Drugs giant set for legal showdown with taxman

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AstraZeneca, the
FTSE 100 UK drug-maker, has said it expects to settle a long-running tax dispute
over transfer pricing with HM Revenue and Customs in a special tribunal, despite
speculation that it may reach a private settlement. The case, which, has been
deferred until April 2010, is likely to set a precedent for other multinationals
which transfer goods and services between countries.

In November, the taxman is believed to have imposed an additional claim on
unpaid tax on the profits of foreign subsidiaries at AstraZeneca – under
controlled foreign companies rules.

The case, to be heard by the Special Commissioners, the appeals body for UK
tax cases and an executive agency, has been delayed to allow AstraZeneca time to
mount a defence against the claim.

An AstraZeneca spokesman said: ‘We have not ruled out a negotiated settlement
but we now consider it likely that litigation will be necessary to acheive
resolution on this matter.’

Experts believe the case could set a precedent for future disputes as the
taxman clamps down on billions of pounds it claims are lost to large companies
diverting profits to lower-tax jurisdictions when transferring goods and
services between countries.

However, tax experts who spoke to Accountancy Age predicted that
HMRC and AstraZeneca may try to settle the case out of court due to its
increasing complexity and the amount of money at stake.

One source, who asked not to be named, said: ‘There’s a high chance of them
settling the dispute out of court… there’s no guaranteed winner.’

AstraZeneca has set aside around $1.3bn (£890m) for claims over transfer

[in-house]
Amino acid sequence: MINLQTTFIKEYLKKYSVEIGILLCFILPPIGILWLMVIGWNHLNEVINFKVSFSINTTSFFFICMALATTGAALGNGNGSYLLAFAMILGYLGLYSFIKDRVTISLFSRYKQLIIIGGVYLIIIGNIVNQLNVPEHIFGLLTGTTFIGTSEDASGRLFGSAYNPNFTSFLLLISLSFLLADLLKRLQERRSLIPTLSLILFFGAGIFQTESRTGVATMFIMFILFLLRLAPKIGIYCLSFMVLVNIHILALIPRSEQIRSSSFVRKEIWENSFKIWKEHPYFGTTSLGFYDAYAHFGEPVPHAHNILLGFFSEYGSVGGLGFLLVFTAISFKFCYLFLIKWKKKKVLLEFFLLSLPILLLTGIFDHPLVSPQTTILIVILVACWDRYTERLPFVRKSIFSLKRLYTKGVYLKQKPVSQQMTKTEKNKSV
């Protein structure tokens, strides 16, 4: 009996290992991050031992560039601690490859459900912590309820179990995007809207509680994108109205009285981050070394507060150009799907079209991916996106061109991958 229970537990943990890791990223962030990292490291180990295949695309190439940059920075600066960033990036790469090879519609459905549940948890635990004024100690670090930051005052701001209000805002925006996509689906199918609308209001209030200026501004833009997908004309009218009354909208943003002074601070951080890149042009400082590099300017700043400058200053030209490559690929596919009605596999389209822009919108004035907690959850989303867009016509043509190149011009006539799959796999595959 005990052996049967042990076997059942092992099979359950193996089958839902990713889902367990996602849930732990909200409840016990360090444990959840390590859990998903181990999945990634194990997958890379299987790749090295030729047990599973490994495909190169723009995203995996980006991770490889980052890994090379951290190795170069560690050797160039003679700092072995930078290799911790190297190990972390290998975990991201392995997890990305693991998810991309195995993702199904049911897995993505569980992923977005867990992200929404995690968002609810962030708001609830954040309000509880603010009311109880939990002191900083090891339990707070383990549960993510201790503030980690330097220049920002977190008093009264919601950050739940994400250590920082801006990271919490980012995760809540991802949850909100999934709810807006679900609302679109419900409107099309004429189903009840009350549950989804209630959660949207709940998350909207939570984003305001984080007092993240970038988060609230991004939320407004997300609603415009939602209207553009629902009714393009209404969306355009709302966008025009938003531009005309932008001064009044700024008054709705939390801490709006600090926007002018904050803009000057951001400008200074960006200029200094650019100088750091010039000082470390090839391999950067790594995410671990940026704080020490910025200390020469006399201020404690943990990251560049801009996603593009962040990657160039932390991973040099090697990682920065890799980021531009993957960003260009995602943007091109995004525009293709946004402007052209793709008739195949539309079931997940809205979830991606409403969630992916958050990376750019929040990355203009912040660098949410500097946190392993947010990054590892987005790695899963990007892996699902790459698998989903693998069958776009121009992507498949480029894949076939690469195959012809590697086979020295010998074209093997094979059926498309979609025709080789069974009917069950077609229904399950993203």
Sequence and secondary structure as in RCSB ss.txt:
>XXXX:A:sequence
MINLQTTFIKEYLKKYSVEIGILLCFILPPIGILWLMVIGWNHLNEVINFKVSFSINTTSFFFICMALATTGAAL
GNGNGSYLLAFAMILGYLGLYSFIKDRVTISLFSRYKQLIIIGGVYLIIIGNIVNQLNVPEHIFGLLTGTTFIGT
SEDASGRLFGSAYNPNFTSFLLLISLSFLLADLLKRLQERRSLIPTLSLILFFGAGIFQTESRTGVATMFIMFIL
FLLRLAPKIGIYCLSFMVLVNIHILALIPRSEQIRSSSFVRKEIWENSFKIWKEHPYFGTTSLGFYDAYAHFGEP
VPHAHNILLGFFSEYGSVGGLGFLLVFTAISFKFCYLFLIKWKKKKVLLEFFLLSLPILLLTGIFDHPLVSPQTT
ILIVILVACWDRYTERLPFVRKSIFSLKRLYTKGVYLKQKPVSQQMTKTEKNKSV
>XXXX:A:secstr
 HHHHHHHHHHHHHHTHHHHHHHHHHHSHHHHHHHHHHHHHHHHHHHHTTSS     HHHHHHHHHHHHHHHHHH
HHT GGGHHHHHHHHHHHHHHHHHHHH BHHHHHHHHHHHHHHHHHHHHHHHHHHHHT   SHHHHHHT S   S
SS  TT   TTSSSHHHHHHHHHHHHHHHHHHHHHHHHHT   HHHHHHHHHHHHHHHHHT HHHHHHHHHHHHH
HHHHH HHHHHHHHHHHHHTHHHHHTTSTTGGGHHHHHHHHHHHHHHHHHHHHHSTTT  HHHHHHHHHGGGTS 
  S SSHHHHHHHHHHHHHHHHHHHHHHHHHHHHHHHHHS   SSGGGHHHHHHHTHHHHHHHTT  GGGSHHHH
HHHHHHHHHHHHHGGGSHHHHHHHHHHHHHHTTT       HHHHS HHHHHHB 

pricing tax owed worldwide, but it is unclear how much tax HMRC claims that the
drug maker owes.

Both parties declined to reveal the amount attributable to the UK.

It is thought that high-profile commissioners John Avery Jones and Howard
Nowlan are hearing the case, while Graham Aaronson QC, one of the country’s top
tax barristers, is representing AstraZeneca.

Transfer pricing tax disputes have hit the profits of pharmaceutical
companies before. In 2006, GlaxoSmithKline, the world’s second-biggest drugs
manufacturer, paid a fine of $3.4bn (£2.3bn) to the US Internal Revenue Service
after a dispute over its transfer pricing arrangements which dated back to the

But the rules on transfer pricing in the UK are less clear. Another source
said that while there was guidance on transfer pricing, there was currently no
case law governing the issue. This particular case will set a precedent and
‘HMRC isn’t expected to go lightly’, the source said.

In its 2007 results AstraZeneca outlined its total potential exposure to
transfer pricing tax — dating back to 1996 — worldwide.

It says worldwide exposure to transfer pricing audits was $1.3bn – an
increase of $327m due to ‘a number of new audits, revisions of estimates
relating to existing audits, offset by a number of negotiated settlements’.

AstraZeneca added that the ‘potential for reasonably possible additional
losses’ above and beyond the amount provided to be up to $400m, taking the
potential tax liability to in excess of $1.9bn (£1.3bn).

An HMRC spokeswoman said: ‘Unfortunately as this case is ongoing we are
unable to discuss any aspect of it due to taxpayer confidentiality. Until the
hearing has taken place we are unable to talk about this at all.’

What is transfer pricing?

Multinational companies need to exchange both tangible goods and services and
intellectual property (IP) between subsidiaries.

Applying a rate of exchange to this is referred to as transfer pricing, which
is thought to account for more than half of all world trade.

The onus is on the company to set the price at ‘arms-length’, meaning that
the price should reflect the standard market rate.

But putting a price tag on intellectual property assets, such as research and
development and computer technology, can be difficult as market comparisons are
not readily made.

Because the transfer price set by a company will affect the allocation of
total profits throughout subsidiaries, tax authorities pay particularly close
attention to any profits that are diverted to lower-tax subsidiaries within a
company. That would mean the company pays less corporation tax.

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